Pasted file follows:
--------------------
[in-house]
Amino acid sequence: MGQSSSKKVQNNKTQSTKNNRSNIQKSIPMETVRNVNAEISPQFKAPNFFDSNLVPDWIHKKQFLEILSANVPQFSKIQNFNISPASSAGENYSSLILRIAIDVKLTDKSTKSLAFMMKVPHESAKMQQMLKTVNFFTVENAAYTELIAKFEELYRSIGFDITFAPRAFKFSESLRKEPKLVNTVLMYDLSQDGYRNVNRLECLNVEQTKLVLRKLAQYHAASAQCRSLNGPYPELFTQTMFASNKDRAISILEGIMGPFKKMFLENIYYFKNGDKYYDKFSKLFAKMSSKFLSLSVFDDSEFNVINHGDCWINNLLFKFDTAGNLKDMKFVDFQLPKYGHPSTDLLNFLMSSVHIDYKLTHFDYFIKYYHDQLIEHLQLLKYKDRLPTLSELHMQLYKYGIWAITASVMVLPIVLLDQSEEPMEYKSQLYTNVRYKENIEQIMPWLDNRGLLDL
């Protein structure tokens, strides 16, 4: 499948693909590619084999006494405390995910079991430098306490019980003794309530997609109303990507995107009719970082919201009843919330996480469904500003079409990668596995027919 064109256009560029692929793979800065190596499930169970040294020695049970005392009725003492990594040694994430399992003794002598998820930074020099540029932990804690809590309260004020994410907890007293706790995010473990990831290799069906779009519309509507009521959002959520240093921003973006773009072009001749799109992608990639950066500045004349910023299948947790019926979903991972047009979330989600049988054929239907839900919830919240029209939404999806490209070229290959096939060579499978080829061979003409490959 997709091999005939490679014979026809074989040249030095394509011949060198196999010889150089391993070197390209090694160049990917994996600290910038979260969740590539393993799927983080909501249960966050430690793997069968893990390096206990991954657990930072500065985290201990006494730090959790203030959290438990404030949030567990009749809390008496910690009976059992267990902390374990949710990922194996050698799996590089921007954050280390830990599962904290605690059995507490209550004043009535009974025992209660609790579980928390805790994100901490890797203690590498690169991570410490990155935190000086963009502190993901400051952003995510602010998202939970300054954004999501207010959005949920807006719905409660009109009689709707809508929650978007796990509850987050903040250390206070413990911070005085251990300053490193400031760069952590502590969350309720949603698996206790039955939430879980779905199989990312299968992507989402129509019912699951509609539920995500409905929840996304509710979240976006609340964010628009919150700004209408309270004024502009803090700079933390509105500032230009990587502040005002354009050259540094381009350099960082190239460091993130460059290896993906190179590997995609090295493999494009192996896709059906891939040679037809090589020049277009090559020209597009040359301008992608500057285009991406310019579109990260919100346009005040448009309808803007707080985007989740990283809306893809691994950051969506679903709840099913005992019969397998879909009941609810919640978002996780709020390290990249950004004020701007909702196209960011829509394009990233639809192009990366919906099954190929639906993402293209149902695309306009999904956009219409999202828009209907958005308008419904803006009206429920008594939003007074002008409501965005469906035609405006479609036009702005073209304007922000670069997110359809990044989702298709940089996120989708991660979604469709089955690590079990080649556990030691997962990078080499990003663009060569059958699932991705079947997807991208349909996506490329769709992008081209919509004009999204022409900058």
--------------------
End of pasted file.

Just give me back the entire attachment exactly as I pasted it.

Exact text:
[in-house]
Amino acid sequence: MGQSSSKKVQNNKTQSTKNNRSNIQKSIPMETVRNVNAEISPQFKAPNFFDSNLVPDWIHKKQFLEILSANVPQFSKIQNFNISPASSAGENYSSLILRIAIDVKLTDKSTKSLAFMMKVPHESAKMQQMLKTVNFFTVENAAYTELIAKFEELYRSIGFDITFAPRAFKFSESLRKEPKLVNTVLMYDLSQDGYRNVNRLECLNVEQTKLVLRKLAQYHAASAQCRSLNGPYPELFTQTMFASNKDRAISILEGIMGPFKKMFLENIYYFKNGDKYYDKFSKLFAKMSSKFLSLSVFDDSEFNVINHGDCWINNLLFKFDTAGNLKDMKFVDFQLPKYGHPSTDLLNFLMSSVHIDYKLTHFDYFIKYYHDQLIEHLQLLKYKDRLPTLSELHMQLYKYGIWAITASVMVLPIVLLDQSEEPMEYKSQLYTNVRYKENIEQIMPWLDNRGLLDL
């Protein structure tokens, strides 16, 4: 499948693909590619084999006494405390995910079991430098306490019980003794309530997609109303990507995107009719970082919201009843919330996480469904500003079409990668596995027919 064109256009560029692929793979800065190596499930169970040294020695049970005392009725003492990594040694994430399992003794002598998820930074020099540029932990804690809590309260004020994410907890007293706790995010473990990831290799069906779009519309509507009521959002959520240093921003973006773009072009001749799109992608990639950066500045004349910023299948947790019926979903991972047009979330989600049988054929239907839900919830919240029209939404999806490209070229290959096939060579499978080829061979003409490959 997709091999005939490679014979026809074989040249030095394509011949060198196999010889150089391993070197390209090694160049990917994996600290910038979260969740590539393993799927983080909501249960966050430690793997069968893990390096206990991954657990930072500065985290201990006494730090959790203030959290438990404030949030567990009749809390008496910690009976059992267990902390374990949710990922194996050698799996590089921007954050280390830990599962904290605690059995507490209550004043009535009974025992209660609790579980928390805790994100901490890797203690590498690169991570410490990155935190000086963009502190993901400051952003995510602010998202939970300054954004999501207010959005949920807006719905409660009109009689709707809508929650978007796990509850987050903040250390206070413990911070005085251990300053490193400031760069952590502590969350309720949603698996206790039955939430879980779905199989990312299968992507989402129509019912699951509609539920995500409905929840996304509710979240976006609340964010628009919150700004209408309270004024502009803090700079933390509105500032230009990587502040005002354009050259540094381009350099960082190239460091993130460059290896993906190179590997995609090295493999494009192996896709059906891939040679037809090589020049277009090559020209597009040359301008992608500057285009991406310019579109990260919100346009005040448009309808803007707080985007989740990283809306893809691994950051969506679903709840099913005992019969397998879909009941609810919640978002996780709020390290990249950004004020701007909702196209960011829509394009990233639809192009990366919906099954190929639906993402293209149902695309306009999904956009219409999202828009209907958005308008419904803006009206429920008594939003007074002008409501965005469906035609405006479609036009702005073209304007922000670069997110359809990044989702298709940089996120989708991660979604469709089955690590079990080649556990030691997962990078080499990003663009060569059958699932991705079947997807991208349909996506490329769709992008081209919509004009999204022409900058």